message 11: by Richard (last edited Jul 08, 2010 05:11PM) (new) - rated it 5 stars

Richard OK, I'm kind of annoyed here. I put a lot of effort into that review, and when I do that I always hope to see people discussing the book and, perhaps, my review.

So I'm feeling like the whole thing got hijacked.

The book and review didn't discuss food supplements, or whether farmers markets are a scam, or materialism or Gramsci's cultural hegemony or Wallerstein's world systems.

The book is about food production, and how it should affect how we eat.

Please get back on topic — or else!


message 12: by Damselindistress (new)

Damselindistress Oops!

I’m sorry Richard, it was a very thoughtful review and much appreciated. But it’s just that I can’t take this McWilliams to heart on a personal level. He makes lots of no doubt valid points about the global food production and delivery complex, but I knew them already. I think his central point as you describe it of the planet’s problems just going away if we ate less meat so crops could presumably be grown to feed the hungry multitudes is naive in the extreme.

Everything on this planet emanates from human nature, every problem we have as a species is not a problem inherent in the world but is a projection from us. If we ate less meat, what would happen? There’d still be starving millions because our innate tribalism and greed would merely find new patterns of expression and control of the resources. It’s not the nature of the resources that is in question, but the resources per se, and how we relate to them.

Sting famously failed to grasp the essential problem – or simply fact – when he was doing his bit for the Amazonian rain forest about 20 years ago. He used his considerable popular influence to get the President of Brazil to create a protected area for the Kayapo tribe in 1991 so they could legally own the land and supposedly get on with their idyllic rainforest lives. As soon as the deal was cut the Kayapo chiefs started doing deals with logging and mining companies, making them multi-million-dollar fortunes that they spent on houses, cars and planes while providing little for their villagers. A shared fondness for fast food and cars has been easier to achieve than globalisation of human rights, but at least it’s a start.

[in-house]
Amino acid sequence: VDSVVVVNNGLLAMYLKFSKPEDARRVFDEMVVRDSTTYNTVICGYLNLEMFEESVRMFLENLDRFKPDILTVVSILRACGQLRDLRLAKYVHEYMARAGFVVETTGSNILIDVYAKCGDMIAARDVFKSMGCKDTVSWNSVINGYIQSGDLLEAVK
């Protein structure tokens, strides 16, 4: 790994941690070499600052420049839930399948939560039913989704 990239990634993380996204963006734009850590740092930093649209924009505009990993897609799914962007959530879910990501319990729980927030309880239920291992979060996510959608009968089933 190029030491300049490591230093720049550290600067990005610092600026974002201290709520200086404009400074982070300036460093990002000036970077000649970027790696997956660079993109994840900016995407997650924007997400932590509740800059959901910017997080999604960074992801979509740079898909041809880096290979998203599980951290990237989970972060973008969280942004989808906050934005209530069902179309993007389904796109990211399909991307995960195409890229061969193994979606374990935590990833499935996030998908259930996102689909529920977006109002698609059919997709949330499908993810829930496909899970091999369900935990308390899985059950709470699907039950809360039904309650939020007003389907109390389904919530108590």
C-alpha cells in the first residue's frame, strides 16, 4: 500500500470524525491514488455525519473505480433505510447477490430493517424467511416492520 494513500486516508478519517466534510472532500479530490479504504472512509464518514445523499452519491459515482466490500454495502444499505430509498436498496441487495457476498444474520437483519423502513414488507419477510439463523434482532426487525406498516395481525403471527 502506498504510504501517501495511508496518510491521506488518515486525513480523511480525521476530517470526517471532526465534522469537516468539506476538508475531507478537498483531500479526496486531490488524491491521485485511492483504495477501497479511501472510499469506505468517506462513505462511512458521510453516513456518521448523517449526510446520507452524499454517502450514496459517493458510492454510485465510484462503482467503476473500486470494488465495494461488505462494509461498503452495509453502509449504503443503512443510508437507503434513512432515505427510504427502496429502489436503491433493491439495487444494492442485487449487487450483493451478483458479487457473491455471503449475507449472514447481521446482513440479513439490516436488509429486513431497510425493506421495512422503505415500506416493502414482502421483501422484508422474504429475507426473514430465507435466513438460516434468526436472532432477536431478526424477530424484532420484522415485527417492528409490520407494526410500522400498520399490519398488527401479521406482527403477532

As far as meat is concerned you must know how I think about that already. We are omnivores – just look at the teeth and stomach and intestinal tract. You can cite the latest research but that changes on a daily basis. Every loose bit of research is rushed to publication before proper exhaustive testing and hits the headlines as holy writ. I can cite several examples. Two months ago they were telling us sombrely that the full English breakfast was incredibly harmful, and just this morning some perky little blonde on Breakfast TV was citing ‘the latest research’ that it is a great start to the day. Eggs were full of cholesterol so keep away from them, but now all the ‘research’ points in the other direction: Go To Work On An Egg! Keep away from red wine/a glass a day is good for you.

And as for alcohol in general... The healthcare organisation Bandolier takes the results of medical trials conducted around the world and amalgamates them to obtain the largest possible test base. In January 2000 it published a ten-point summary of advice on healthy living based on its research. And I quote: